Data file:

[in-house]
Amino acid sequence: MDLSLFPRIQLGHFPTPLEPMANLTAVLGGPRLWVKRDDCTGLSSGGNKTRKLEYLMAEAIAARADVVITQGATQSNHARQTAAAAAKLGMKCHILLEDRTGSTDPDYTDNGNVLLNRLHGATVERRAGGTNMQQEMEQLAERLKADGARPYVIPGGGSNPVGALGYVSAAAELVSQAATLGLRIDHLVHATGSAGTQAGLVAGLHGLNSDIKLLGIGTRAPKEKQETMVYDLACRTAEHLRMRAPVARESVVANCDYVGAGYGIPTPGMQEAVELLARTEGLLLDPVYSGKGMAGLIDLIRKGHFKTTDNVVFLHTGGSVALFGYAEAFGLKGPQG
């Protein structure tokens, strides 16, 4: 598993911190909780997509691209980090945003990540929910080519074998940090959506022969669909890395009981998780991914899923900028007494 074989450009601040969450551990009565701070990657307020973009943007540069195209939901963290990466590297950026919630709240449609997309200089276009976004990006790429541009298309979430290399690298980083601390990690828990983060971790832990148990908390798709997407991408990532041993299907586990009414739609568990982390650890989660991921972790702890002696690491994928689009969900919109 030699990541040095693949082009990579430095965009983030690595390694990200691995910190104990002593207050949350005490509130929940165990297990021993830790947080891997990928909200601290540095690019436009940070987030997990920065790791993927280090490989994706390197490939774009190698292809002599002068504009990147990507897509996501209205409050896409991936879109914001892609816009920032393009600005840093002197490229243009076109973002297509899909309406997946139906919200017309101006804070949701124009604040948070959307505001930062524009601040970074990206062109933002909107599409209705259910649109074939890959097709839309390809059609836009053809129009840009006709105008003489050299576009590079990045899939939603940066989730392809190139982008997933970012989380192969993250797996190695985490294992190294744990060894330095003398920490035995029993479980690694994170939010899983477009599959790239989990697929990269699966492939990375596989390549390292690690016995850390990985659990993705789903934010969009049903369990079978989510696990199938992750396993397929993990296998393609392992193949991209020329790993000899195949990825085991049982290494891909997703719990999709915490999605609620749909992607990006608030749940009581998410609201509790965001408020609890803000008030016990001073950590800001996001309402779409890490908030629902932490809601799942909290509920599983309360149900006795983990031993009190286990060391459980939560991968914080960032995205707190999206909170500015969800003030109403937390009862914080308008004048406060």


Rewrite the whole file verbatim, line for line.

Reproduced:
[in-house]
Amino acid sequence: MDLSLFPRIQLGHFPTPLEPMANLTAVLGGPRLWVKRDDCTGLSSGGNKTRKLEYLMAEAIAARADVVITQGATQSNHARQTAAAAAKLGMKCHILLEDRTGSTDPDYTDNGNVLLNRLHGATVERRAGGTNMQQEMEQLAERLKADGARPYVIPGGGSNPVGALGYVSAAAELVSQAATLGLRIDHLVHATGSAGTQAGLVAGLHGLNSDIKLLGIGTRAPKEKQETMVYDLACRTAEHLRMRAPVARESVVANCDYVGAGYGIPTPGMQEAVELLARTEGLLLDPVYSGKGMAGLIDLIRKGHFKTTDNVVFLHTGGSVALFGYAEAFGLKGPQG
């Protein structure tokens, strides 16, 4: 598993911190909780997509691209980090945003990540929910080519074998940090959506022969669909890395009981998780991914899923900028007494 074989450009601040969450551990009565701070990657307020973009943007540069195209939901963290990466590297950026919630709240449609997309200089276009976004990006790429541009298309979430290399690298980083601390990690828990983060971790832990148990908390798709997407991408990532041993299907586990009414739609568990982390650890989660991921972790702890002696690491994928689009969900919109 030699990541040095693949082009990579430095965009983030690595390694990200691995910190104990002593207050949350005490509130929940165990297990021993830790947080891997990928909200601290540095690019436009940070987030997990920065790791993927280090490989994706390197490939774009190698292809002599002068504009990147990507897509996501209205409050896409991936879109914001892609816009920032393009600005840093002197490229243009076109973002297509899909309406997946139906919200017309101006804070949701124009604040948070959307505001930062524009601040970074990206062109933002909107599409209705259910649109074939890959097709839309390809059609836009053809129009840009006709105008003489050299576009590079990045899939939603940066989730392809190139982008997933970012989380192969993250797996190695985490294992190294744990060894330095003398920490035995029993479980690694994170939010899983477009599959790239989990697929990269699966492939990375596989390549390292690690016995850390990985659990993705789903934010969009049903369990079978989510696990199938992750396993397929993990296998393609392992193949991209020329790993000899195949990825085991049982290494891909997703719990999709915490999605609620749909992607990006608030749940009581998410609201509790965001408020609890803000008030016990001073950590800001996001309402779409890490908030629902932490809601799942909290509920599983309360149900006795983990031993009190286990060391459980939560991968914080960032995205707190999206909170500015969800003030109403937390009862914080308008004048406060």